The information provided in the personal statement section and the academic reference together with predicted grades are noted but, in the case of the Land Use and Environmental Management degree, these are not the final deciding factors in whether or not a conditional offer can be made. However, they may be reconsidered in a tie break situation in August.
A-level General Studies and A-level Critical Thinking would not normally be considered as part of a three A-level offer and, although they may be excluded where an applicant is taking four A-level subjects, the grade achieved could be taken into account if necessary in August/September.
Candidates are not normally asked to attend for interview.
If you are made an offer then you may be invited to a School Visit Day, which is usually held in the second semester. This will allow you the opportunity to visit the University and to find out more about the degree programme of your choice and the facilities on offer. It also gives you a flavour of the academic and social life at Queen's.
If you cannot find the information you need here, please contact the University Admissions and Access Service (firstname.lastname@example.org), giving full details of your qualifications and educational background.
For information on international qualification equivalents, please check the specific information for http://go.qub.ac.uk/EnglishLanguageReqs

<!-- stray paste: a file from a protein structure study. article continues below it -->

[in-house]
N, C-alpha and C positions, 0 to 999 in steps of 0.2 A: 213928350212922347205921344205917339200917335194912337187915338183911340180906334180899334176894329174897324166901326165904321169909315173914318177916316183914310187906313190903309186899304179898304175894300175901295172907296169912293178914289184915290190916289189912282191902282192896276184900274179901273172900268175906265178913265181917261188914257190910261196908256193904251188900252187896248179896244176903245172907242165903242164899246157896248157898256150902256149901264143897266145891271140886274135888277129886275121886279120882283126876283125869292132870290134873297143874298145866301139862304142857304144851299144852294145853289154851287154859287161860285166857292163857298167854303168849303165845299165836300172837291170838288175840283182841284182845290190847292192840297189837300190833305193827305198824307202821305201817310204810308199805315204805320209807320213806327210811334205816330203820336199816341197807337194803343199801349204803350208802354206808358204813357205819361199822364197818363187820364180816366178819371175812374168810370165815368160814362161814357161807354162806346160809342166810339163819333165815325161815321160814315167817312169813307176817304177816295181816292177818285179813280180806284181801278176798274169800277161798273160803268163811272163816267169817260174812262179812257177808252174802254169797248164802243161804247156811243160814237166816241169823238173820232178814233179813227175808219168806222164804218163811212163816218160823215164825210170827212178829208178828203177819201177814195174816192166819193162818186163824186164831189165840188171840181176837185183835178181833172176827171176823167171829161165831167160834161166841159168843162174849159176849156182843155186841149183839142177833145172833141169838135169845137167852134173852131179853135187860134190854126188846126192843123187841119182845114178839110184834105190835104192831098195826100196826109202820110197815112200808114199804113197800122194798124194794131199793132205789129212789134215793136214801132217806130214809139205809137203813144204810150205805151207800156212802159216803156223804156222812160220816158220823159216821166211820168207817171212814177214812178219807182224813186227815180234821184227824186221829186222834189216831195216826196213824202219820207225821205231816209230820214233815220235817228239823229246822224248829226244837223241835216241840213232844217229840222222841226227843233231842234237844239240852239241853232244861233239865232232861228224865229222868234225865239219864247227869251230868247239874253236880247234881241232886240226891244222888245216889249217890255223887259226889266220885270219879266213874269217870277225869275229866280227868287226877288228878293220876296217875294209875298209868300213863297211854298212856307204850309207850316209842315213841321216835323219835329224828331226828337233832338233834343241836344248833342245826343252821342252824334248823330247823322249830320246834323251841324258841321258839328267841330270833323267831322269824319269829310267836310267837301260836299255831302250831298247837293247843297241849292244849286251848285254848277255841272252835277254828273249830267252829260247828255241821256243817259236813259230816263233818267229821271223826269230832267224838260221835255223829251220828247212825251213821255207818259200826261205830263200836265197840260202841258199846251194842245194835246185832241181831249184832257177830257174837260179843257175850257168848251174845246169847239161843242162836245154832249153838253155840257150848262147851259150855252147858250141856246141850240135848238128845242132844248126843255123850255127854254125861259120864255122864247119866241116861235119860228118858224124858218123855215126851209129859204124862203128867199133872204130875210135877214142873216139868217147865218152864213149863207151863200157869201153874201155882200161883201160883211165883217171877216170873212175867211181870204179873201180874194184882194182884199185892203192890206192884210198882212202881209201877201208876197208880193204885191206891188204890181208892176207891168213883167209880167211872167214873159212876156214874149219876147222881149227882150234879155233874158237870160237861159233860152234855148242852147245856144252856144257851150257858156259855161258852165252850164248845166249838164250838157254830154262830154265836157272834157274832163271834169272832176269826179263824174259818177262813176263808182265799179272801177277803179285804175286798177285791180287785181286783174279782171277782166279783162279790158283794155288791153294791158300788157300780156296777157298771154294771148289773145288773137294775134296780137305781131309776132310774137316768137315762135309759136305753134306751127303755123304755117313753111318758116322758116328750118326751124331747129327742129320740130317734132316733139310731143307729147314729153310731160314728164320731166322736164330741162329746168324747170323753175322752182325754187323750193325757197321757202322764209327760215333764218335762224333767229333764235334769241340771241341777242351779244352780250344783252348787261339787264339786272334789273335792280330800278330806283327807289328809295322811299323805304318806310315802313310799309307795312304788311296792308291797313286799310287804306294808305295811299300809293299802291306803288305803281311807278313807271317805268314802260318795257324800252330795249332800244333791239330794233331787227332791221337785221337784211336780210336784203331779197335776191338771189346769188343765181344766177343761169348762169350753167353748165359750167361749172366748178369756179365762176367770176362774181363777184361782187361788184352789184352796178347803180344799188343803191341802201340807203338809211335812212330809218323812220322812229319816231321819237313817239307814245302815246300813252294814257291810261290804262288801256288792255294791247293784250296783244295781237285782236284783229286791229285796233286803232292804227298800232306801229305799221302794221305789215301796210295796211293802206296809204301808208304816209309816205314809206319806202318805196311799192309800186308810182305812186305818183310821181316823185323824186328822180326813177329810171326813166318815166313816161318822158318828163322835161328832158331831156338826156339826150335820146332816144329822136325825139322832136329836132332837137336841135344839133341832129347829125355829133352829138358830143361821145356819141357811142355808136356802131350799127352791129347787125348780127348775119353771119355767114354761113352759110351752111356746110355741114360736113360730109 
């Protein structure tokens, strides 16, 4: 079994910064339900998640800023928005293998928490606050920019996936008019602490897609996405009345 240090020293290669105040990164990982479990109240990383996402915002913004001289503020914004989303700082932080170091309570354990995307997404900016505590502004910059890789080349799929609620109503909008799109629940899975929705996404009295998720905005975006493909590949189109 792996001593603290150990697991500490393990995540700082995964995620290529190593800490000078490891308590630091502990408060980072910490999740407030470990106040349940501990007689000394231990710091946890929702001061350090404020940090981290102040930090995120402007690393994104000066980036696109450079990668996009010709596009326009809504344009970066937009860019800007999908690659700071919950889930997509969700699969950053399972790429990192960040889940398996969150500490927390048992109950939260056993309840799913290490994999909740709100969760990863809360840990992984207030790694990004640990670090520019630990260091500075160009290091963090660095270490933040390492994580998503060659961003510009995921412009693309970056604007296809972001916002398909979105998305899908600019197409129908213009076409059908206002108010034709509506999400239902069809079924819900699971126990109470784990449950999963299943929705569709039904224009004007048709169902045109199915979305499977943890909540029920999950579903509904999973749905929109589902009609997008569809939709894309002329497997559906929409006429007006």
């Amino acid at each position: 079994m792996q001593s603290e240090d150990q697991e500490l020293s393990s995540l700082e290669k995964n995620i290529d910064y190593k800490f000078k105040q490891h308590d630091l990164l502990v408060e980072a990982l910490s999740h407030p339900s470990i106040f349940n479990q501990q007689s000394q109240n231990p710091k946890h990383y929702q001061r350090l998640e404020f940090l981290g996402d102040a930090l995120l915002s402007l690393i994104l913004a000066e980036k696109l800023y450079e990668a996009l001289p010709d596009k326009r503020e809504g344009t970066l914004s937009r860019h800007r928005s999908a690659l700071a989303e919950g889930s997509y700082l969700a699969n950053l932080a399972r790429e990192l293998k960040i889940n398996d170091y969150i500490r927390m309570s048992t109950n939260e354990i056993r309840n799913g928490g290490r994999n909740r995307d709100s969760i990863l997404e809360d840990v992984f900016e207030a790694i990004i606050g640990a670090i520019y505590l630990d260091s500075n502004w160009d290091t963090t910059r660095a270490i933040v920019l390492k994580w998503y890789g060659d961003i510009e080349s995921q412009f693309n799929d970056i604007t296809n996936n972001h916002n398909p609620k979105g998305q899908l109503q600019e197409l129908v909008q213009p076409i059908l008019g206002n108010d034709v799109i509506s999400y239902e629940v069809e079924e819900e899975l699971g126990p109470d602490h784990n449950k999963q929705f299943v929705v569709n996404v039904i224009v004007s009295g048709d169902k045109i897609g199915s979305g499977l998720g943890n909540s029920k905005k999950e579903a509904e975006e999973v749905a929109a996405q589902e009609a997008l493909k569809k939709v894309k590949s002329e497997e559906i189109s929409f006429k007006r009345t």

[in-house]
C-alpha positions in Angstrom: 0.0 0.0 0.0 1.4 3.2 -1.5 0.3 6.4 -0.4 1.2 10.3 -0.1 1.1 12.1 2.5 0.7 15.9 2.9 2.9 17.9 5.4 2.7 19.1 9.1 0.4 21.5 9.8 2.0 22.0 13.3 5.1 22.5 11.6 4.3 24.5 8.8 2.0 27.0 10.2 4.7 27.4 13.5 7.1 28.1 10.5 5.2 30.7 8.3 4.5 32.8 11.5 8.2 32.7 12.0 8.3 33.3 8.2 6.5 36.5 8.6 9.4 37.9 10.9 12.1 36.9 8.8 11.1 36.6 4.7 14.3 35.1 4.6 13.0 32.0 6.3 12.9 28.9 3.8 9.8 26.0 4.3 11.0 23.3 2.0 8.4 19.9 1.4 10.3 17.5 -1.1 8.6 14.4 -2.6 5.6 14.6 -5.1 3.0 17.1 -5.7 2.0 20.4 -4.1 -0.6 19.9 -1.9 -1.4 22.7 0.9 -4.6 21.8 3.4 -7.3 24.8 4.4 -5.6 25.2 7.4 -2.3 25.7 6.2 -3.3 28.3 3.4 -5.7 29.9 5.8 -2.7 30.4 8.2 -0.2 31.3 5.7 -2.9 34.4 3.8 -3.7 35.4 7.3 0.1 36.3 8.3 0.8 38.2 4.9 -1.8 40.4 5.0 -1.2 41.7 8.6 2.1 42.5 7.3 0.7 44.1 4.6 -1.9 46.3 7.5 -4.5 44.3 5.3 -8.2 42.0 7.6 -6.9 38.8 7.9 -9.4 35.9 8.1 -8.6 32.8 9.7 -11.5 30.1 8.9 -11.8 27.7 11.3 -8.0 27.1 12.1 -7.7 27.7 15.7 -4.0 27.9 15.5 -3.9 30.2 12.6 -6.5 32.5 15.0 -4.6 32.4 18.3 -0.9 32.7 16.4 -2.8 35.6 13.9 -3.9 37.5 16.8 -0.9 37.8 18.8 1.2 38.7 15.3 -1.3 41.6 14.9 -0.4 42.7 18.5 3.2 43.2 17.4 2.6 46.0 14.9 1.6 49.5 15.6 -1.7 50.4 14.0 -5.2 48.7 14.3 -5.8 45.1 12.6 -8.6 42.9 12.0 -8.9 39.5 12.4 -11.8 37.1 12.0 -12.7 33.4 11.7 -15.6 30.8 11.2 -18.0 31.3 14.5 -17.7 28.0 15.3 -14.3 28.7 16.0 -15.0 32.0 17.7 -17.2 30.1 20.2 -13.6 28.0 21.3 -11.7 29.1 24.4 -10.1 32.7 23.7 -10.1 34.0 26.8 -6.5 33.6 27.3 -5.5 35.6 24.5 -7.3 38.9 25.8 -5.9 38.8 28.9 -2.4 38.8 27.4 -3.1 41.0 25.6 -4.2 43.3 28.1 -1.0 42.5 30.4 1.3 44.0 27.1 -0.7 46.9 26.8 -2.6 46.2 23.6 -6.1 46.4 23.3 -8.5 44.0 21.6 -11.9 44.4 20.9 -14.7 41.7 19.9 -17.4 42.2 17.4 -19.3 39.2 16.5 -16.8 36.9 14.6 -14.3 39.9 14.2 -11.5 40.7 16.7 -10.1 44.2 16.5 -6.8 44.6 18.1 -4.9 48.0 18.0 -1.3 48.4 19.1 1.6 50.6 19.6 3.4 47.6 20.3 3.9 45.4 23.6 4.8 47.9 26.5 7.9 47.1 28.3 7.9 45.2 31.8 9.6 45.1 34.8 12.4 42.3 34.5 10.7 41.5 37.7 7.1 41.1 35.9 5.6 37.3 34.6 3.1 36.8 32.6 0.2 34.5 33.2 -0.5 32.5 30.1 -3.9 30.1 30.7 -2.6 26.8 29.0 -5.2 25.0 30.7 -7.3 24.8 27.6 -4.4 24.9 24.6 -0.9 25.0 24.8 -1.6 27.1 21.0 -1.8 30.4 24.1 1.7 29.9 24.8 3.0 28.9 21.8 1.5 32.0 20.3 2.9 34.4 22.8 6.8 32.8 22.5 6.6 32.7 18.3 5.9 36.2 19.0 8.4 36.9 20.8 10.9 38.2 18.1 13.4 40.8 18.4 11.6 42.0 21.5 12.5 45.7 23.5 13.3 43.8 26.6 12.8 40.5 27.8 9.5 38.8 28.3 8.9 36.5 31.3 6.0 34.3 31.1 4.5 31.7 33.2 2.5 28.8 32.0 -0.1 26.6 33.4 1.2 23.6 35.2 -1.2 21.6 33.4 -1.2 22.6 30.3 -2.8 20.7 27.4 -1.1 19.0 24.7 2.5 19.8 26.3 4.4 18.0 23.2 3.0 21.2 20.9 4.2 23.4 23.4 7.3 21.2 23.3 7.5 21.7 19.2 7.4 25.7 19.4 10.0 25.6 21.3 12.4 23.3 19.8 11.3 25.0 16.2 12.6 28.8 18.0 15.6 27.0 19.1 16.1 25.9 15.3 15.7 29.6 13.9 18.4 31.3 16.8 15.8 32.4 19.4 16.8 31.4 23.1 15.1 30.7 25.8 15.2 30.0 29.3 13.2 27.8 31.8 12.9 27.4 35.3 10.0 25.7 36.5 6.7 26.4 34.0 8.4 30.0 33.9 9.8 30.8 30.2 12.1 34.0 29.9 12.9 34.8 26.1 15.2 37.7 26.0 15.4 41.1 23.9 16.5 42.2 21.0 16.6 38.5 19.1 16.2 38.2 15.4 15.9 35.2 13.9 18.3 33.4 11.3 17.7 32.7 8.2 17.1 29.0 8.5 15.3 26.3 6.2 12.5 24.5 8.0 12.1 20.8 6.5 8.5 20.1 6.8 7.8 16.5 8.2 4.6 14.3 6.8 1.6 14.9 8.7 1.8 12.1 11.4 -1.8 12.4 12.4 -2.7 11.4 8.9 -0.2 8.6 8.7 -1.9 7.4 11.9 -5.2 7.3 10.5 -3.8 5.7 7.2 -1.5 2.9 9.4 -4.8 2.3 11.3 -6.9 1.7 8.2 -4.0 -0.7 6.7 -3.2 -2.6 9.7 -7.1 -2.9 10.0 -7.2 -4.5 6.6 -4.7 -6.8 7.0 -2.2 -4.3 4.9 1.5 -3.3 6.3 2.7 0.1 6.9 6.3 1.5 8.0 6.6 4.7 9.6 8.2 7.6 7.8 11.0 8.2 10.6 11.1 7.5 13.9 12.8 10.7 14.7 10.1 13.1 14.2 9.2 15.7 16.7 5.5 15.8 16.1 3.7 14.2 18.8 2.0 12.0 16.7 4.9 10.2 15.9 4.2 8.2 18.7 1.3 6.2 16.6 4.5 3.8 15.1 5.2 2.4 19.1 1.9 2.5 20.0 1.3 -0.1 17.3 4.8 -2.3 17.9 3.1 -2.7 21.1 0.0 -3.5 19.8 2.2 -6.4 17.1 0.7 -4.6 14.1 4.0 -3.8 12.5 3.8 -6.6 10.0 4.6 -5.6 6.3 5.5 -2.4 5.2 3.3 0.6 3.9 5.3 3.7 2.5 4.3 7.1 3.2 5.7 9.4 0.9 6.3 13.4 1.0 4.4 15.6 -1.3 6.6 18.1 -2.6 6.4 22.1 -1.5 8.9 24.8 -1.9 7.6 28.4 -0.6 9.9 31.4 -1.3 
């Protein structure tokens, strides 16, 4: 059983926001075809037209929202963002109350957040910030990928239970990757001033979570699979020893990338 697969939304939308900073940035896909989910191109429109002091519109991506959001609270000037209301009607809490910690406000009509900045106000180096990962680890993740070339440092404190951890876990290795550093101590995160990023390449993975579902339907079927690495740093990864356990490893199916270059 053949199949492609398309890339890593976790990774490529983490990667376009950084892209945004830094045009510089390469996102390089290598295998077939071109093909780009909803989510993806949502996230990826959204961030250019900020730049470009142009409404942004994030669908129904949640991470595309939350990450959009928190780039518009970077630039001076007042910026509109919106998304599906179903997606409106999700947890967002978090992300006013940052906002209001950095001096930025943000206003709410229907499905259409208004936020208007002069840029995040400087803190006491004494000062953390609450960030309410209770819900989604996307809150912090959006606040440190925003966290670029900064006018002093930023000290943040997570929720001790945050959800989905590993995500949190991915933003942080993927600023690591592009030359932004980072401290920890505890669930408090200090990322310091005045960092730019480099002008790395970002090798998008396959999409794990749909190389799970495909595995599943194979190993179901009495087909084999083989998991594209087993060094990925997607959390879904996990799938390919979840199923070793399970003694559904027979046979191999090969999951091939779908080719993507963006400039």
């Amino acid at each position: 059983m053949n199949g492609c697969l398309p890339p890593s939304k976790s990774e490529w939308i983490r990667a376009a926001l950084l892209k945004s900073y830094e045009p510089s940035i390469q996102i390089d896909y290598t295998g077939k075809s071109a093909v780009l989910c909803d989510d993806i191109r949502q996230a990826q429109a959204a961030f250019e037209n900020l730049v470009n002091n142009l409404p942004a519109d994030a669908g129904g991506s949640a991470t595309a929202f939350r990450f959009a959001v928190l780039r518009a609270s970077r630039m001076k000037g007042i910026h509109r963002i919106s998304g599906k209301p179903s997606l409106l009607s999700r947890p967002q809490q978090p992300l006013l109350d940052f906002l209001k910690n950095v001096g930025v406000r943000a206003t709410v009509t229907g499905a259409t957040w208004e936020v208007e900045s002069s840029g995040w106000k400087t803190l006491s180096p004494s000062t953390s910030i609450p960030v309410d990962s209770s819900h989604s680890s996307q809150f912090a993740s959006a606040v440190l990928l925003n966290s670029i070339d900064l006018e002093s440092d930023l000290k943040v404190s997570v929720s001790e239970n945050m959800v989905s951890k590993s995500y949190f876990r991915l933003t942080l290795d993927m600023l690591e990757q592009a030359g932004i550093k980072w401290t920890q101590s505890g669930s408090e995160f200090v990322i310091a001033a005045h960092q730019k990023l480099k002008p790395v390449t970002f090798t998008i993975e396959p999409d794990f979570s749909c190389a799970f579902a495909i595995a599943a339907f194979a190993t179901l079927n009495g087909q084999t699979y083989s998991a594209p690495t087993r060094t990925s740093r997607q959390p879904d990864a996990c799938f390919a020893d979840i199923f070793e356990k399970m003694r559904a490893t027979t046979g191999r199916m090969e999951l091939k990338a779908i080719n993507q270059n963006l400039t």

If you need to improve your English language skills before you enter this degree programme, INTO Queen's University Belfast offers a range of English language courses. These intensive and flexible courses are designed to improve your English ability for admission to this degree.
- Academic English: an intensive English language and study skills course for successful university study at degree level
- Pre-sessional English: a short intensive academic English course for students starting a degree programme at Queen's University Belfast and who need to improve their English.
International Students - Foundation and International Year One Programmes
INTO Queen's offers a range of academic and English language programmes to help prepare international students for undergraduate study at Queen's University. You will learn from experienced teachers in a dedicated international study centre on campus, and will have full access to the University's world-class facilities.
These programmes are designed for international students who do not meet the required academic and English language requirements for direct entry.
The INTO progression course suited to this programme is